"The final aim of an editor is to have a scene that plays as if you are watching life. So the viewer doesn't feel interrupted or manipulated toward feeling a certain way. As you look at the dailies, you start to have an impulse or an instinct as to where you'd like to see or to feel something. That's the point at which you make the edit. If you have multiple characters who are talking to each other, when do you want to go to that person saying something? Is it because they are actually talking or because they are reacting? You get inside the characters' minds."
"Coverage is a sticky issue. Sometimes a director has a very specific idea of how to construct a scene and only gives you enough coverage, as Alfred Hitchcock did, among others, so you can cut it a certain way. The good directors know what they want, they don't cover the scene all the way through, there is a specific point at which they start the dialogue in the close-ups so that that is where you go for the close-up. But sometimes you get stuck. If you only had a close-up that was neutral, if you only had a cutaway of the glass on the table, you could either shorten the scene, change it, make it work in a different position in the film."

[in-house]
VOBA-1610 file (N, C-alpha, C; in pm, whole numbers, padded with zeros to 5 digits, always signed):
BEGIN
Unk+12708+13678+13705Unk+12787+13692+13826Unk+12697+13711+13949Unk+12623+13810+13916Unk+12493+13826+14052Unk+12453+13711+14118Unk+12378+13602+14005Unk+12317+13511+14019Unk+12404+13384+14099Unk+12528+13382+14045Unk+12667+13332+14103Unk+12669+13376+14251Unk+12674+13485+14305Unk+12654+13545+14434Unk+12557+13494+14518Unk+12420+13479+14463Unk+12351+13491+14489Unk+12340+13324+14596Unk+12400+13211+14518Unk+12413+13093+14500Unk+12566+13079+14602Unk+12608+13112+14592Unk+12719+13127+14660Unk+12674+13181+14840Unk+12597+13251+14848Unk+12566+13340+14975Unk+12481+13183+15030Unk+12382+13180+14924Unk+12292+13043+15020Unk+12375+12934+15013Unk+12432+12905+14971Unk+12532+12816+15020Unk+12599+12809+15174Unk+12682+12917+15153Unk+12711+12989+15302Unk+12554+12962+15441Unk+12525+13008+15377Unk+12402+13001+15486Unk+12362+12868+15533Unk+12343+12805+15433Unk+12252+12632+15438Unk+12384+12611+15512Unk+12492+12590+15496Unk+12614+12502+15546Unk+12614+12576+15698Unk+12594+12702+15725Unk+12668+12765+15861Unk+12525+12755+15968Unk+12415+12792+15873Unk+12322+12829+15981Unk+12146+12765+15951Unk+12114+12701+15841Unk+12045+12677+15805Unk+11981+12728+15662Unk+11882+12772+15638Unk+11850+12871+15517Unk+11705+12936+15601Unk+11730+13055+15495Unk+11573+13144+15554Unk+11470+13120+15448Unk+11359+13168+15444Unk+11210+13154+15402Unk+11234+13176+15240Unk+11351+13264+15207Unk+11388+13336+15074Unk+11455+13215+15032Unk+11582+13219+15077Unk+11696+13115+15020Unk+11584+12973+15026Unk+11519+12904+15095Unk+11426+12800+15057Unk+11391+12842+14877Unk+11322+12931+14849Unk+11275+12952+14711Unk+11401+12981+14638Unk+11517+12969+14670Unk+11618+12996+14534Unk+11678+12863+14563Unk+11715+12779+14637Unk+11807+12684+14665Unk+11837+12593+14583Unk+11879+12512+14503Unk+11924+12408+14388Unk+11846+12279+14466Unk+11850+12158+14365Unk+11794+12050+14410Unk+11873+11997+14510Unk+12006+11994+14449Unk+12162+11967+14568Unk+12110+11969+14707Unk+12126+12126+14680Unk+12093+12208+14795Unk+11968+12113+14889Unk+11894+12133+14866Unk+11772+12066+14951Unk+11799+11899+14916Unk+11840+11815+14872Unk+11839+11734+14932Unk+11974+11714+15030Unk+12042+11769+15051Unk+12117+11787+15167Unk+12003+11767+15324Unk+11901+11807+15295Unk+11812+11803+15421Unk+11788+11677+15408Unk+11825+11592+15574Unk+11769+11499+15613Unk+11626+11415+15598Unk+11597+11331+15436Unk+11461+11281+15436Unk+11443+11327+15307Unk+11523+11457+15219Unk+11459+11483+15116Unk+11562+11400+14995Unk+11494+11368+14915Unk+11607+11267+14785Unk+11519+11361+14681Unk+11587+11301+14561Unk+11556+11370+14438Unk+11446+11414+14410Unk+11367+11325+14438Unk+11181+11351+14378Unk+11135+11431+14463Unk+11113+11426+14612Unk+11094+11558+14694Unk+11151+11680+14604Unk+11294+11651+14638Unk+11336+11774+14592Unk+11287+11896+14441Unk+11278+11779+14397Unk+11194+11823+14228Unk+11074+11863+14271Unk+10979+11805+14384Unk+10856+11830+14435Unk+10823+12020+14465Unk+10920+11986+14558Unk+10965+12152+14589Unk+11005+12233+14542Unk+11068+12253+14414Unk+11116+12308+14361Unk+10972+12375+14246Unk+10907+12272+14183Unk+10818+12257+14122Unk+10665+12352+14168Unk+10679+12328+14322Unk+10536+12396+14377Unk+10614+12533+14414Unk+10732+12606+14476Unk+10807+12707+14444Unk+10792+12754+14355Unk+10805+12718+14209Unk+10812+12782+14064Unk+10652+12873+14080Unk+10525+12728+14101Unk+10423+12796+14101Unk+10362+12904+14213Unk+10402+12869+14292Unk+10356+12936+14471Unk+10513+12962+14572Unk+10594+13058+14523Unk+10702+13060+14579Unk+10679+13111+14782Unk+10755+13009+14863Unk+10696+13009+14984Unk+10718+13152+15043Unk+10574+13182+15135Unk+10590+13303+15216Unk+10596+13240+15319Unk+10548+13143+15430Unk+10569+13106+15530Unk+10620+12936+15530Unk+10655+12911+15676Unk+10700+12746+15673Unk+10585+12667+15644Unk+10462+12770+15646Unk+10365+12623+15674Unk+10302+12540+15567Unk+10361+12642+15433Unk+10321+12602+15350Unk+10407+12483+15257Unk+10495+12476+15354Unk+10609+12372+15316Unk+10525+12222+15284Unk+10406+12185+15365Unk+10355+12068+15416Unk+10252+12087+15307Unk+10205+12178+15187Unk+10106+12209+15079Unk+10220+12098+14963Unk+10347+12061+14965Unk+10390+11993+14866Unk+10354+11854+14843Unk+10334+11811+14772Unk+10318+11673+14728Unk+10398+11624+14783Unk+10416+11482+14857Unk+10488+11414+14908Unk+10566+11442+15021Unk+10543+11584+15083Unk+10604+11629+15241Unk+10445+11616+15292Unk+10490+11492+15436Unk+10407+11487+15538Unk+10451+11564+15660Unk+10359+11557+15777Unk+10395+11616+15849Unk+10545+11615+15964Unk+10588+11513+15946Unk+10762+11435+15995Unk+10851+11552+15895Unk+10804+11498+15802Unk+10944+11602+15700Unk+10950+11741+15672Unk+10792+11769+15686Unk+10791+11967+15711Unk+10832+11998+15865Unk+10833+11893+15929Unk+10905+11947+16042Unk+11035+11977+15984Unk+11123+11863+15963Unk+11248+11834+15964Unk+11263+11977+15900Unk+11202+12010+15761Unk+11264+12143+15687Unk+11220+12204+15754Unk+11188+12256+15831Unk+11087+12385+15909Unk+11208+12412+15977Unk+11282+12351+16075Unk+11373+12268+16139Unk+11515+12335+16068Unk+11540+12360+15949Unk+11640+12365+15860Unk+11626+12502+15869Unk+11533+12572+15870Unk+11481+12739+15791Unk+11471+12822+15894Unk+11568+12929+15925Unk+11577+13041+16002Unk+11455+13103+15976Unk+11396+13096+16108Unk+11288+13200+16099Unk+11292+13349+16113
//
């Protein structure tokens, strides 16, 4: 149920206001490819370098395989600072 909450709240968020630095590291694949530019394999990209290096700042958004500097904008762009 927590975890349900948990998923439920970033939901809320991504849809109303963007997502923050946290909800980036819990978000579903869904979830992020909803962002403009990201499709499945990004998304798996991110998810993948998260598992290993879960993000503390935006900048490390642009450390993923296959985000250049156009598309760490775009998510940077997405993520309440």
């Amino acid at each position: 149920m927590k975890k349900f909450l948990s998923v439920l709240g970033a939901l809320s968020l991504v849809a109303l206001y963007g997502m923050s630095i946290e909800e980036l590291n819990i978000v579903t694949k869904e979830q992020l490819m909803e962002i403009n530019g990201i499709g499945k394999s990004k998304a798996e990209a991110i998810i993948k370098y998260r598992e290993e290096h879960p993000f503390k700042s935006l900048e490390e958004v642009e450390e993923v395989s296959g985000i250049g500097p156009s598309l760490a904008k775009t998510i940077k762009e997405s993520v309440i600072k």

Linear Vs Non-Linear Editing
"Linear versus non-linear editing reflects the physical way you edit. The thinking process is always non-linear. With film, at any point in time you can break open a splice, insert new material, then reassemble the whole around it. With standard videotape or offline editing, if you have a 20-minute cut and you decide you want to replace shot number 14, you can't just open it up. You have to relay everything. You can't interrupt the flow. With non-linear or digital editing, you can open up the cut or timeline at any point, make any change, and lose nothing but time."
Lillian Benson has broken new ground as the first black woman selected for membership in American Cinema Editors (ACE), the internationally recognized honorary society of film editors, currently numbering 190 active members. Ms. Benson's appointment to ACE came on the heels of an Emmy nomination for her work on the acclaimed civil rights series Eyes on the Prize.
Ms. Benson's 1990 News and Documentary Emmy nomination was for Outstanding Individual Achievement in Videotape Editing of The Promised Land, which focuses on the last year of Dr. Martin Luther King, Jr.'s life. Ms. Benson also edited The Massachusetts 54th Colored Infantry, which premiered as part of "The American Experience" series on PBS.
Among her many credits, Ms. Benson has several feature films including Twisted, starring Christian Slater; Alma's Rainbow and Soul Food. She has worked on episodic television series such as Soul Food - the Series for Showtime and True to the Game.
Ms. Benson has edited several HBO documentaries, including Death by Hanging, a 90-minute verite film; A Century of Living, a portrait about 17 centenarians; and Out at Work, about gay discrimination. She edited a trio of hour-long specials for the "Buildings, Bridges and Tunnels" series on the Discovery Channel, and the ABC project, Motown 40th: A Retrospective.